Pochaev Lavra of the Dormition of the Theotokos
Pochaev Lavra of the Dormition of the Theotokos (Ukrainian: Почаївська Свято-Успенська Лавра; Russian: Свято-Успенская Почаевская Лавра) has for centuries been the foremost spiritual and ideological center of the Orthodox Church in what is now Western Ukraine. The monastery is located on the top of a 195-foot (60-meter) hill in the town of Pochaev in Ternopil Oblast, 28 miles (18 km) southwest of Kremenets and 80 miles (50 km) north of Ternopil.
The first record of a monastery at Pochaev, in Volhynia, dates to 1527. Local tradition, however, claims the beginning of a monastery three centuries earlier, when several monks established a monastery during the Tatar invasions. According to this tradition, the Theotokos appeared to the monks in a column of fire and left her footprint in the rock upon which she stood. The rock and footprint became revered by the local people for the curative properties of the water that issued from it.
During the sixteenth century the monastery prospered. A stone cathedral was built, and the monastery hosted an annual fair. In 1597, the monastery expanded further through a gift of land by a noblewoman, Anna Hojska (Goiskaya). She is also credited with the establishment of the famous printing press shop at the monastery that supplied Orthodox theological literature in Galicia and Volhynia.
She also gave the monastery a miracle working icon of the Theotokos traditionally known as ‘’Our Lady of Pochaev’’. This icon that helped to cure her brother from blindness had been given to Anna by a Bulgarian bishop who passed by.
During this period, the area was the setting of growing persecution of the Orthodox on the part of Roman Catholics and Uniates.
In 1604, the hieromonk Job withdrew to the caves of the monastery at Pochaev in order to be a hermit . Job was soft-spoken, brief in words, with the Jesus Prayer the only sound heard from his lips. Soon he grew beloved amongst the brethren at Pochaev, and eventually he was elected abbot. As abbot, Job introduced a strict discipline into the monastery life. He also set an example of doing much manual labor at the monastery: planting trees, tending the garden, and improving the monastery's waterworks. He was a vocal critic of the Union of Brest and actively defended Orthodoxy and the Orthodox faithful against the persecutions of the time. Through the monastery press, Job published works in defense of Orthodoxy against the Unia, including publications that he wrote.
Job was also confronted with attempts upon the monastery by the heirs of Anna over her bequests to it. In 1623, her grandson, Andrei, raided the monastery, taking the Our Lady of Pochaev icon. The icon was returned in 1641 after the court restored ownership of the icon to the monastery. In 1651, Abbot Job died, soon to be glorified.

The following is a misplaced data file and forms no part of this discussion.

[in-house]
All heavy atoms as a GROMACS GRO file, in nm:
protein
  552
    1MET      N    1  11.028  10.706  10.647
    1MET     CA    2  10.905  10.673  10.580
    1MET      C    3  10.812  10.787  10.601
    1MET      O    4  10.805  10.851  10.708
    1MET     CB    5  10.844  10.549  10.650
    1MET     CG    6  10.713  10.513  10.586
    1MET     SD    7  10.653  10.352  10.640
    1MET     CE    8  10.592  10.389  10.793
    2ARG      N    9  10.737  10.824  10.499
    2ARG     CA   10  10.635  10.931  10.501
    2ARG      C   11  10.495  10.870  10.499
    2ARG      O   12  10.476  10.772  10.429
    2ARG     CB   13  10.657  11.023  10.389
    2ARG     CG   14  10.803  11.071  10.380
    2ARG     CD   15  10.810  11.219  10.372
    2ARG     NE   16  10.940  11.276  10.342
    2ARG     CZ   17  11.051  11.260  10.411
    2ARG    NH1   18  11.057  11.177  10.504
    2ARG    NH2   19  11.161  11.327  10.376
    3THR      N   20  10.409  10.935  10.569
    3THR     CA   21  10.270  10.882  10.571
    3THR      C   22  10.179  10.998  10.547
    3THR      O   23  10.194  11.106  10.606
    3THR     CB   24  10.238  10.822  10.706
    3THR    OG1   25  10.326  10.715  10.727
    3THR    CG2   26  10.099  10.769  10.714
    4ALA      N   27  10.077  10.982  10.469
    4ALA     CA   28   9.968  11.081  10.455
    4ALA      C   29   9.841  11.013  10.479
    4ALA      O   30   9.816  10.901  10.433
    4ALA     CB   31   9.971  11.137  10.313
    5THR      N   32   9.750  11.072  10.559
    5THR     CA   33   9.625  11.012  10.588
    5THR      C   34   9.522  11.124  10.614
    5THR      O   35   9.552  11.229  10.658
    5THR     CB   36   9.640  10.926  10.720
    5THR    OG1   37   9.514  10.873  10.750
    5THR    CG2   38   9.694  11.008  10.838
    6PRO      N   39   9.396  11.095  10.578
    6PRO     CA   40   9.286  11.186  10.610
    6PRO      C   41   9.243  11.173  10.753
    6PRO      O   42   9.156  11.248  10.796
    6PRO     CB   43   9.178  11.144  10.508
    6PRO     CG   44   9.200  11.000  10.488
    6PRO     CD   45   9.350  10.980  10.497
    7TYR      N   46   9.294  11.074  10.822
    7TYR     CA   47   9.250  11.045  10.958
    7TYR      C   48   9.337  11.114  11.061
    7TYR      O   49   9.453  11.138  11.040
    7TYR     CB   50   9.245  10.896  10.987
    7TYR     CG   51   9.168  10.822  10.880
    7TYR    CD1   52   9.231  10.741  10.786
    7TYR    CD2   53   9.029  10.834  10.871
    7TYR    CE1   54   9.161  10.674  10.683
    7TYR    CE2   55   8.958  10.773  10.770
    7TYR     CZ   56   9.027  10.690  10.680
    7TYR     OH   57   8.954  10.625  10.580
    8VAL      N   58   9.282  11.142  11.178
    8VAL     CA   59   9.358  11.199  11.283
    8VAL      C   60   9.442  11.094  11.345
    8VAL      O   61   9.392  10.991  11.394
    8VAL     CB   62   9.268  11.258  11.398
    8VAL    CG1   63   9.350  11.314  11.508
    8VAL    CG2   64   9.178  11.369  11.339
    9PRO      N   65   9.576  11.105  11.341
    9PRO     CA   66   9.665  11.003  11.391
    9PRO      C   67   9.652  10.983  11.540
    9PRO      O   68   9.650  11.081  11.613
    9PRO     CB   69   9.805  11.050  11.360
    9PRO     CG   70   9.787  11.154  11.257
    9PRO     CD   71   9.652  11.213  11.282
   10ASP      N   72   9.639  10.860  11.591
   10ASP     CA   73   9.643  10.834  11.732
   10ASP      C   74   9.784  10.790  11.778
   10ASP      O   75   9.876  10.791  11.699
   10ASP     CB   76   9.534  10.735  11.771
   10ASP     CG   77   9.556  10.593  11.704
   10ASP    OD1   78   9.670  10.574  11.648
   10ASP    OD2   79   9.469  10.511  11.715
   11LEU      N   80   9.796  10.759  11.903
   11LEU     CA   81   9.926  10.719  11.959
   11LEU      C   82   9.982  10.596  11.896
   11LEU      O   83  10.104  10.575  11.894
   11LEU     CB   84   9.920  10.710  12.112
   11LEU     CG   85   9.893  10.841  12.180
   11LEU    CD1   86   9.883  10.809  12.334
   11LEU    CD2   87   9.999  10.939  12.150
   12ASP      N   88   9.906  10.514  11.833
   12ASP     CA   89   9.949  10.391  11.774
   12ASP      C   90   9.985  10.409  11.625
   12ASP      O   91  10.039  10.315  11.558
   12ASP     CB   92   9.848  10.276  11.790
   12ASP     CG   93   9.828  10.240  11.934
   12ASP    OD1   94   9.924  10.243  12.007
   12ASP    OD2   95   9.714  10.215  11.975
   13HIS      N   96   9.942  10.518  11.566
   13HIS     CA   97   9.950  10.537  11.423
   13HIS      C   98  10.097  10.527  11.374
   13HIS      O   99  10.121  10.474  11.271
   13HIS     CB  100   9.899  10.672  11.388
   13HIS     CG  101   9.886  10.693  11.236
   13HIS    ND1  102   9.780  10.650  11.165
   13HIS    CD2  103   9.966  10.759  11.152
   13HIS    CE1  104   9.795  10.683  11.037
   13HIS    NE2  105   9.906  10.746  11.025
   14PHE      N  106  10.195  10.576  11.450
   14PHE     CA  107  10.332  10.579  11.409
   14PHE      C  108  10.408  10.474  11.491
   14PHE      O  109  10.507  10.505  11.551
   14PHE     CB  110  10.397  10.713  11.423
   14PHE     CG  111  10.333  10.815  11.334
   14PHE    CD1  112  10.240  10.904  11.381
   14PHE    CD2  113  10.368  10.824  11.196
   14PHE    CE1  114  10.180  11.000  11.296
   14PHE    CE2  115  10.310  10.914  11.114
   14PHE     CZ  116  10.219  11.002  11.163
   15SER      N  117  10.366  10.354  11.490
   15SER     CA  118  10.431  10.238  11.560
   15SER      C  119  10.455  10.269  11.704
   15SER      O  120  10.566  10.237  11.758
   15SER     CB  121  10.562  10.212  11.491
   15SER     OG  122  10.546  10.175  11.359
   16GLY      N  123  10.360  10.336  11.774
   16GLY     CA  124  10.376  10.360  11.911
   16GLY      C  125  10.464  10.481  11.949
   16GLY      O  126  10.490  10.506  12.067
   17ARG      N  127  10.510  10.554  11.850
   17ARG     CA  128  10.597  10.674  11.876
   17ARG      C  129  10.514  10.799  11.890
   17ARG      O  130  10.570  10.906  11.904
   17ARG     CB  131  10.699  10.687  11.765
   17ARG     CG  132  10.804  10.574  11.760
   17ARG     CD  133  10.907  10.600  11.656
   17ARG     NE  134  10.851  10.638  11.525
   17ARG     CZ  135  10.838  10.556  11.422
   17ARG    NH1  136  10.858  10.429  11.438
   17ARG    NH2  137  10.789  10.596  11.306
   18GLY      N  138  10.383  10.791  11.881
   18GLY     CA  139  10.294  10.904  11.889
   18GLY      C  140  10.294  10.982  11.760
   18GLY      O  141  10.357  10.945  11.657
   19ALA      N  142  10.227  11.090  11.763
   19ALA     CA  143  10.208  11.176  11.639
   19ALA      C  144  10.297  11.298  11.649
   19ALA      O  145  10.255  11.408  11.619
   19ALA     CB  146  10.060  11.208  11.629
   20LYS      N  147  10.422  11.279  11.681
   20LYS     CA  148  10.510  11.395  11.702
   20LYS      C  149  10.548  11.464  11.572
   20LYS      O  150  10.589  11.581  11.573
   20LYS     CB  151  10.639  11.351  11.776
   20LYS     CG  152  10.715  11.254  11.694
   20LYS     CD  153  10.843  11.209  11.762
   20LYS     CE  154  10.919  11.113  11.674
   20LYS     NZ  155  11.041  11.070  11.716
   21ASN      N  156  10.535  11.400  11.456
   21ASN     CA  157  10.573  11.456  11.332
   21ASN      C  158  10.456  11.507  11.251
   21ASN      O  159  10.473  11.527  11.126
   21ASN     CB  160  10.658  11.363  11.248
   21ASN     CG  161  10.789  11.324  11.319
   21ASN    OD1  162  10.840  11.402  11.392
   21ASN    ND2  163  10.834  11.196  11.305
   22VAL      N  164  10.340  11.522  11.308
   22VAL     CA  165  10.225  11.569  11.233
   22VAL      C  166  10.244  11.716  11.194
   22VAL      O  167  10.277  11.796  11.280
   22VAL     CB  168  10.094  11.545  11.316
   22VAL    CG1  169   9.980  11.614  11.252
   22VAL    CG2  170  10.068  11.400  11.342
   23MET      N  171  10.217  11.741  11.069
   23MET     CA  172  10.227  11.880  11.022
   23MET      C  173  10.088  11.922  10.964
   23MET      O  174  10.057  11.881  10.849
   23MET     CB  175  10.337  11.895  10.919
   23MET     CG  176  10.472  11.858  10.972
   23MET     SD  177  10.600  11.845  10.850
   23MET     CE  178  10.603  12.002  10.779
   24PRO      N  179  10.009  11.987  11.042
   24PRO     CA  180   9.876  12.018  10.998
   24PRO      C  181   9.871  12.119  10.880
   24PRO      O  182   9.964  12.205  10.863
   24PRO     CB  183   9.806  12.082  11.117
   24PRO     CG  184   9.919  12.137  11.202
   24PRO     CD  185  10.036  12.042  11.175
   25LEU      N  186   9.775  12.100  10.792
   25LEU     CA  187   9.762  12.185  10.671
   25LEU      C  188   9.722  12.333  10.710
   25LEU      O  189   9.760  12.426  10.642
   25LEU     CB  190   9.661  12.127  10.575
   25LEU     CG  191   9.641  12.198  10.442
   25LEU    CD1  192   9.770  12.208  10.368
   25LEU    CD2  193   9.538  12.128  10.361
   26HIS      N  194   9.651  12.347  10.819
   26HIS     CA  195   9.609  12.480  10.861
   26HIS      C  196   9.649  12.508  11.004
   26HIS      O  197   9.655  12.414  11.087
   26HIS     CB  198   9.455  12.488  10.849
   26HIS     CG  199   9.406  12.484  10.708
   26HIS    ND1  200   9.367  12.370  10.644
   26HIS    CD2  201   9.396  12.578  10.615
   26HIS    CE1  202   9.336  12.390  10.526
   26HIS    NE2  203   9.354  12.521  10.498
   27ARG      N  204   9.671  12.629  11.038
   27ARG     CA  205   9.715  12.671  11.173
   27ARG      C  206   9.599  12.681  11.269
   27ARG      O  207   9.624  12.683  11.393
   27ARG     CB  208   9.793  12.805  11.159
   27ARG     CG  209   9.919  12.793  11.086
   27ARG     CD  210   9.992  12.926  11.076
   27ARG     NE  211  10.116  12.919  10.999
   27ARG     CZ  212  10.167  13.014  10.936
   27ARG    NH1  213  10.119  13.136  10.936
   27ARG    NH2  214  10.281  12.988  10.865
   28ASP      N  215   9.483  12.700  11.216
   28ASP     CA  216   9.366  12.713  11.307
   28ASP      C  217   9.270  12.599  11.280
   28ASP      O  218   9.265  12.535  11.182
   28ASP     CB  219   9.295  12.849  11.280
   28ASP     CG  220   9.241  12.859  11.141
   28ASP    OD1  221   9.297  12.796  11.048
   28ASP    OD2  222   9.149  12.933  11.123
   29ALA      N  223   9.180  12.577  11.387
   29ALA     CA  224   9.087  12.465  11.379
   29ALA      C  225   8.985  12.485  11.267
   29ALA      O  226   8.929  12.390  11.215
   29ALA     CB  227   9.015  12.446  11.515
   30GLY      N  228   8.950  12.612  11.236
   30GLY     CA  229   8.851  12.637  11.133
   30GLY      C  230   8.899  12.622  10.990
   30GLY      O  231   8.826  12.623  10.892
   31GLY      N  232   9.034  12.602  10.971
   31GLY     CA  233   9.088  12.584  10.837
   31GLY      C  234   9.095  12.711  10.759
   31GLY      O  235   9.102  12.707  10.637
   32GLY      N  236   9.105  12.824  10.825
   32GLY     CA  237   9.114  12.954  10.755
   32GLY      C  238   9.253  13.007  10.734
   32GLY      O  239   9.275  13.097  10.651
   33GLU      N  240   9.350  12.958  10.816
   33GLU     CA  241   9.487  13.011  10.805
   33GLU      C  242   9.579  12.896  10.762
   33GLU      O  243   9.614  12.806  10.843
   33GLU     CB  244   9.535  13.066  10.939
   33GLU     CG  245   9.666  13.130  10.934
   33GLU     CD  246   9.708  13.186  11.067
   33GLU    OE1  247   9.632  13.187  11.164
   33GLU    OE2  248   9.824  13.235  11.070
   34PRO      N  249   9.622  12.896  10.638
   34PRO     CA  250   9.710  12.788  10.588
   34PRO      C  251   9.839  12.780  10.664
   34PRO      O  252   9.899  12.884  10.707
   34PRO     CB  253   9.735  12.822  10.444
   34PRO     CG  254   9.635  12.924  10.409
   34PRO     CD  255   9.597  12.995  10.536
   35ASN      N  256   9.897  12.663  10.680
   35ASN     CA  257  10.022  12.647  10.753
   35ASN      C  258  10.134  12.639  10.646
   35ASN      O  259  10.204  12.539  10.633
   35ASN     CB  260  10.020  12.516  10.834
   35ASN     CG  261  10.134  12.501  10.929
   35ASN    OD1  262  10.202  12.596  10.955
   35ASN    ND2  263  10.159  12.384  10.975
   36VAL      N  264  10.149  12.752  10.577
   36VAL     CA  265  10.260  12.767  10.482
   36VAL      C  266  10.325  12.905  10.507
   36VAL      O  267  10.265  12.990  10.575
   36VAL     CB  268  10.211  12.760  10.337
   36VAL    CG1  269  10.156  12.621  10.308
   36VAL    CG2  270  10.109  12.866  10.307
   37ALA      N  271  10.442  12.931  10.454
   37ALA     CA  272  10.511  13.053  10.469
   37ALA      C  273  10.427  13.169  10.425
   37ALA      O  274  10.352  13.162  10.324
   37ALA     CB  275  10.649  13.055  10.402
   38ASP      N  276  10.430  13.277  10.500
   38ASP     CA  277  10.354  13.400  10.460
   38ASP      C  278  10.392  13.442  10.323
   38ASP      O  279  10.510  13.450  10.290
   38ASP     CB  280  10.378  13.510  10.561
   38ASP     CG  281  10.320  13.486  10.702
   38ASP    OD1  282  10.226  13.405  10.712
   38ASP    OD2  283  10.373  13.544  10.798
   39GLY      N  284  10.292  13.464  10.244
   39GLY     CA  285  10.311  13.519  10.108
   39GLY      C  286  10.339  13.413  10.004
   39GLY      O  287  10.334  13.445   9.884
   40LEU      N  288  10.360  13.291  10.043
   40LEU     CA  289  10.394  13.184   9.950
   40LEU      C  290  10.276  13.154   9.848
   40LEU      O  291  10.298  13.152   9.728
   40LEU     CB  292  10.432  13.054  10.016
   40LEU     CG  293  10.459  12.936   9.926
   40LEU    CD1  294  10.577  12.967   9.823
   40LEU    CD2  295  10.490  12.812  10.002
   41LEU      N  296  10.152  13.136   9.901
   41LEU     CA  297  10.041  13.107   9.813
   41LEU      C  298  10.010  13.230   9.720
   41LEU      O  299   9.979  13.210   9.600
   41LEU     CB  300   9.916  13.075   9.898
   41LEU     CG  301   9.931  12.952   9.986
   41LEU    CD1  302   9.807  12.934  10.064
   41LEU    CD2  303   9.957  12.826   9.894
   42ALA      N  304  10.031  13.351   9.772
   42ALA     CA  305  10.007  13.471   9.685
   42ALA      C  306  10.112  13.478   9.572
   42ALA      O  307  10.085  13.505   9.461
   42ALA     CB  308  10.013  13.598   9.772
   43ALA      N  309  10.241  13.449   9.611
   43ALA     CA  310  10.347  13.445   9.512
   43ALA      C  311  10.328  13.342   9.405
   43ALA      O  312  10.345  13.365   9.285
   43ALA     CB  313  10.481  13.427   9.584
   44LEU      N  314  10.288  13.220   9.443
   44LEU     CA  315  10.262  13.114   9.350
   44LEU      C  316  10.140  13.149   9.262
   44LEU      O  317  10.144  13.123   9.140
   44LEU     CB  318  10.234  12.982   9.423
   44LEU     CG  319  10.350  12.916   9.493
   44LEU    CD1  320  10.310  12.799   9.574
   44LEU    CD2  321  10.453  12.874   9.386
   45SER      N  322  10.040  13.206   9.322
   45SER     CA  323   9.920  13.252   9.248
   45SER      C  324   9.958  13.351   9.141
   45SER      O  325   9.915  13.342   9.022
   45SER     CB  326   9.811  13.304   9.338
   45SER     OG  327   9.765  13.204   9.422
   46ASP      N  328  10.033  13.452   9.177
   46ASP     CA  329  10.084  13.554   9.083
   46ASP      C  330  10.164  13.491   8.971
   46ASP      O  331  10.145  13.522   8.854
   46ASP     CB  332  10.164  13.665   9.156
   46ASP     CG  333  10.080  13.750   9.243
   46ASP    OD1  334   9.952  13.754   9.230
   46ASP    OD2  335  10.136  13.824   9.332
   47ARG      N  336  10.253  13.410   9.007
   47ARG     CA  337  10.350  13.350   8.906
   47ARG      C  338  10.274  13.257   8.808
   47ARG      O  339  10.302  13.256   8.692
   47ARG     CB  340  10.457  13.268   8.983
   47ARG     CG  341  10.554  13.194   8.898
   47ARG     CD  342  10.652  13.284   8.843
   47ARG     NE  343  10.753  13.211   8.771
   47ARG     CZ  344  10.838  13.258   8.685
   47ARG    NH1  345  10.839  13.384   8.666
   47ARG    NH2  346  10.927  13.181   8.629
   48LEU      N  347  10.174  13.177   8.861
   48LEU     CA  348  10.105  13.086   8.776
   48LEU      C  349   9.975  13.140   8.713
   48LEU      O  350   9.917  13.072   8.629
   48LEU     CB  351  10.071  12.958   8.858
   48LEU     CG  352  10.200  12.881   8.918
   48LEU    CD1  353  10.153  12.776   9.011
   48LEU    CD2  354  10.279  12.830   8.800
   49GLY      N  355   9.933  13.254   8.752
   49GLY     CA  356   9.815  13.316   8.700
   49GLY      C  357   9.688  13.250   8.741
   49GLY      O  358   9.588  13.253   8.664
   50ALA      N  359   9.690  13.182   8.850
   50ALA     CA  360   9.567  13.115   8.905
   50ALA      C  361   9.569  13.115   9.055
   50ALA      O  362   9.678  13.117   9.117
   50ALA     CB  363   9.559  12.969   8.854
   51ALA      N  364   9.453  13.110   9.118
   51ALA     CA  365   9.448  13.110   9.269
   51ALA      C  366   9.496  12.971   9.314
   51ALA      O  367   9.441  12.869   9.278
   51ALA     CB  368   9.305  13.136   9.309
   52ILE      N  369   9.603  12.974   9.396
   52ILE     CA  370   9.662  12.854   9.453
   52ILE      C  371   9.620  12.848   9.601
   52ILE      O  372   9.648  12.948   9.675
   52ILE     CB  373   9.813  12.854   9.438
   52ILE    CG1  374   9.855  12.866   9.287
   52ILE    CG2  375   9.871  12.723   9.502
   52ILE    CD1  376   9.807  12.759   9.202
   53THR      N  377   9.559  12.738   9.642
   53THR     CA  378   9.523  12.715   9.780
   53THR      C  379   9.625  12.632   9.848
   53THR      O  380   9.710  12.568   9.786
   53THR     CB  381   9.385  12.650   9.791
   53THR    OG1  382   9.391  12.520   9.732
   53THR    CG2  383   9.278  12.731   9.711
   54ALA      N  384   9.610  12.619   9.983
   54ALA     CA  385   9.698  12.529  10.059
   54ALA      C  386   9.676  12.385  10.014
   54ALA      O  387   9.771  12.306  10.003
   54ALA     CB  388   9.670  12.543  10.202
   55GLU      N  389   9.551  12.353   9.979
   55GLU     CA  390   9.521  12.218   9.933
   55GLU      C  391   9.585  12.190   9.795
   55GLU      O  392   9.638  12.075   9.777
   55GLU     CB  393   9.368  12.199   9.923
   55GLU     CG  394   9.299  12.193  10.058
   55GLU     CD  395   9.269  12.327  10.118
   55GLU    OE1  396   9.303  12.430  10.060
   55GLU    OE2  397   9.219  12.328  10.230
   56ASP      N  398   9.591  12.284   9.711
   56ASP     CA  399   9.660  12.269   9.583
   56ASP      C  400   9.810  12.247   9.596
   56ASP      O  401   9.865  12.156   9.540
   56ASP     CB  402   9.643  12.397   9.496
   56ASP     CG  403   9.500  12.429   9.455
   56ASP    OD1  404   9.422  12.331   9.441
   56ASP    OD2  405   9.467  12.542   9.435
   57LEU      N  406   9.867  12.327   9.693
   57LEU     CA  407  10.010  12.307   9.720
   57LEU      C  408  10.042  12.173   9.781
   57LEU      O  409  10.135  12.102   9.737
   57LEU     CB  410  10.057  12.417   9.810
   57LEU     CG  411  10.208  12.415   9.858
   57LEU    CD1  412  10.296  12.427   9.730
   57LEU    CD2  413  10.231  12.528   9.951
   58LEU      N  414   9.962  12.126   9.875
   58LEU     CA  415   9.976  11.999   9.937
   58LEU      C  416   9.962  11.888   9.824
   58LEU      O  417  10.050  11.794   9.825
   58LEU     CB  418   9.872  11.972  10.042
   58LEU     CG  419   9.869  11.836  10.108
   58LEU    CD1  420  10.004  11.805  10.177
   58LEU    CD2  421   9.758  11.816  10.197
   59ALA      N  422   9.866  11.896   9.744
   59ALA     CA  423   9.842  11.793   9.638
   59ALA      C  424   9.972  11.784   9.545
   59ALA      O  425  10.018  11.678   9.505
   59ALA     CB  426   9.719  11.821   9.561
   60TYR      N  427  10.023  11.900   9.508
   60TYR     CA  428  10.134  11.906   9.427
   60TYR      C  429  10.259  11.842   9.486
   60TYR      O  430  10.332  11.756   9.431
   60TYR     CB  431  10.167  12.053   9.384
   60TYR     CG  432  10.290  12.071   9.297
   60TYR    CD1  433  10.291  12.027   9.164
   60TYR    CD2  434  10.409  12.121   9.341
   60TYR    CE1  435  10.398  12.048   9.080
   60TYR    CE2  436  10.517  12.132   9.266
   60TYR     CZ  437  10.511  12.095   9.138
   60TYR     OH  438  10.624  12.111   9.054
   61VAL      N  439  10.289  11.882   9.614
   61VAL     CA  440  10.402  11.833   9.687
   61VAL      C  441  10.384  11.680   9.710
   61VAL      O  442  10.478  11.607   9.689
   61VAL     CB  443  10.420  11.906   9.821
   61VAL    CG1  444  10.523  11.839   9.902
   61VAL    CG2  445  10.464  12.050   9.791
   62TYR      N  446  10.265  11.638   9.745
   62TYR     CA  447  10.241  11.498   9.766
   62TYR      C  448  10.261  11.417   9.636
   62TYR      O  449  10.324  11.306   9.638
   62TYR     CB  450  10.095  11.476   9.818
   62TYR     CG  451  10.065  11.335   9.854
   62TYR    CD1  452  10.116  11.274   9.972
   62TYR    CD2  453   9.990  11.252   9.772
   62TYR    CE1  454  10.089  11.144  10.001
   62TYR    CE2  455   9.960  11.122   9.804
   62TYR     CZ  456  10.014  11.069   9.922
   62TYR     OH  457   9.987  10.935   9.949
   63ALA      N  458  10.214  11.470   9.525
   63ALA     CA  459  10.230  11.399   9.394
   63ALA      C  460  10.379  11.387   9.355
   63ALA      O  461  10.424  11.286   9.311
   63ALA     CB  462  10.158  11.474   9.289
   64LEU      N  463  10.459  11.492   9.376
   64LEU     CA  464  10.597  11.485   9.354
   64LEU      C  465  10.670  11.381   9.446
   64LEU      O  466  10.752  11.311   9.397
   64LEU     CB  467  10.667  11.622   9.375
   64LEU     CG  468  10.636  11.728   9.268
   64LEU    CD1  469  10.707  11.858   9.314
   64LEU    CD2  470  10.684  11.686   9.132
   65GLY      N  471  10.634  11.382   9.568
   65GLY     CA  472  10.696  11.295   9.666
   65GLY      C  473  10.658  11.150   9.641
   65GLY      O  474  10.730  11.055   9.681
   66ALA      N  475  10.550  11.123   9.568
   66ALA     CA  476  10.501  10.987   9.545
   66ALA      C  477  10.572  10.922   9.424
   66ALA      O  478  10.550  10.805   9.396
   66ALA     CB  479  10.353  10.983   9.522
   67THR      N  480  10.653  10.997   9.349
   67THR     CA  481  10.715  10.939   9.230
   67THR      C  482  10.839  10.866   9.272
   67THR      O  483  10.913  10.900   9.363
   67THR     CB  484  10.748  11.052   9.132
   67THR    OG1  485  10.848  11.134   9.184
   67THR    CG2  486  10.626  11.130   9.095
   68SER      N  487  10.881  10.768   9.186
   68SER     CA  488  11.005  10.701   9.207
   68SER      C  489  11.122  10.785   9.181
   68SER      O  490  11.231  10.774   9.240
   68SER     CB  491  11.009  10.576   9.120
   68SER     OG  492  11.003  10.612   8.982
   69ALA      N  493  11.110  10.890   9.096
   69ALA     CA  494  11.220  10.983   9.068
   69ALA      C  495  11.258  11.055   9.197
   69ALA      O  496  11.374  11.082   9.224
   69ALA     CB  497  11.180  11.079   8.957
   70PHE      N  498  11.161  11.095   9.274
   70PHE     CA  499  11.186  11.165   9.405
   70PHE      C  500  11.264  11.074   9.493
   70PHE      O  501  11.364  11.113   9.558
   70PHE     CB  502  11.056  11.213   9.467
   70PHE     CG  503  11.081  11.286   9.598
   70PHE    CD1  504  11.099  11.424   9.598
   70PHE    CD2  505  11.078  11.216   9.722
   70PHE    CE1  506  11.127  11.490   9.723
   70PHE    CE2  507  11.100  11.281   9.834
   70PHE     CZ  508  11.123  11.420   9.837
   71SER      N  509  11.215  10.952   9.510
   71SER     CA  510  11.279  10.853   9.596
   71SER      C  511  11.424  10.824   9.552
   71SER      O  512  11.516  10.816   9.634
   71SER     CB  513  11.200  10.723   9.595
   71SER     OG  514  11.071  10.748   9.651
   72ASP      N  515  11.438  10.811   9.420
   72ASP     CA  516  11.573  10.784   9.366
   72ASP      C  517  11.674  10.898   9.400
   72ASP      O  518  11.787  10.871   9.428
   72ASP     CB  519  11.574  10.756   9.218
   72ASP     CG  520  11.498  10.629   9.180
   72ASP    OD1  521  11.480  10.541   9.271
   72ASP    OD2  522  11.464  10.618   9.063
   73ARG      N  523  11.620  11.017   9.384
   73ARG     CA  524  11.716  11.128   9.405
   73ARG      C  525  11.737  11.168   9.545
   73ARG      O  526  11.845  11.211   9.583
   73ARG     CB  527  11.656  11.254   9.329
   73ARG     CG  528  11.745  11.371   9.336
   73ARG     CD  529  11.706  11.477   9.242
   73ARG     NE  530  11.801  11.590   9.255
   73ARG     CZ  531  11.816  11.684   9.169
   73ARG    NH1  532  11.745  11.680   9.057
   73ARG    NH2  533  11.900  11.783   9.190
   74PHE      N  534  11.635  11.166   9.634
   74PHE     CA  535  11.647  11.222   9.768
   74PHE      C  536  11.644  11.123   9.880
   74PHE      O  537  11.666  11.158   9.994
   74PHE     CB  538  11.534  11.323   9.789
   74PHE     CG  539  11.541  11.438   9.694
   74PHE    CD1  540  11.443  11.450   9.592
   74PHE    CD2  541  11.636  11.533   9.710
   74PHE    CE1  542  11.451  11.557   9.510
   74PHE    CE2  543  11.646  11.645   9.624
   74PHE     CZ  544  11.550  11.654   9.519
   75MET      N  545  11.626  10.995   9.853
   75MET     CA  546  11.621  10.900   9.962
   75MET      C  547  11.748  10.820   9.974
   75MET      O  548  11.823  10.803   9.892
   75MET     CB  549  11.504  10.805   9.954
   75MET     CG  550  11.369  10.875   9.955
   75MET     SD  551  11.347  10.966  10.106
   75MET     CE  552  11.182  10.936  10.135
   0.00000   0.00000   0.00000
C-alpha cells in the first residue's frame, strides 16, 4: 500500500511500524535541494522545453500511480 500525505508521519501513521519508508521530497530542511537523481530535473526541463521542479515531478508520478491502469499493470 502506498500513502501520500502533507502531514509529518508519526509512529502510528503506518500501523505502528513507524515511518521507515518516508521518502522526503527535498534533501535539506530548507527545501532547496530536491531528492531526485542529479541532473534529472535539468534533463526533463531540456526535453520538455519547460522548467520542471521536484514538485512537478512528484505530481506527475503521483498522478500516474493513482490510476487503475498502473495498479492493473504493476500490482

In 1675, the monastery was besieged by the Ottoman Turks. According to tradition, the army fled from the siege when they saw an apparition over it of the Theotokos accompanied by St. Job and angels.
In 1720, the monastery fell into a decline after the Greek-Catholic Basilian Fathers took control. After 1759, the monastery prospered again, the result of an accident with a coach carrying Count Potosky near the monastery walls. Angered of the accident, the count attempted to shoot the coach driver, but failed. Attributing the failure to divine intercession, Potosky settled in Pochaev and lavished gifts upon the monastery. In 1773, Potosky, a Roman Catholic, petitioned the Pope of Rome to recognize the Pochaev icon as miraculous and to recognize St. Job as a Roman Catholic saint. Only the icon was recognized. Upon his death in 1782, Count Potosky was interred in the Dormition Cathedral.
As the result of the Third Partition of Poland in 1795, Volhynia, with Pochaev, again became a part of the Russian empire. The monastery at Pochaev continued as a Greek Catholic institution, still using Latin in the religious schools at the monastery, although Polish was the language in general use. Support, however, grew for return of the monastery to the Orthodox Church. In 1823, Bishop Stephan of Volhynia petitioned the Emperor Alexander I for return of Pochaev Monastery to the Russian Orthodox Church. The request was denied. However, in 1831, Nicholas I ordered the return of Pochaev to the Russian Church as a result of the support given by the Greek Catholics to the upraising in Poland and Lithuania in late 1830. The monastery was re-consecrated on October 10, 1831, ending 110 years of Greek Catholic control. The monks did not resist this change and soon converted to Orthodoxy.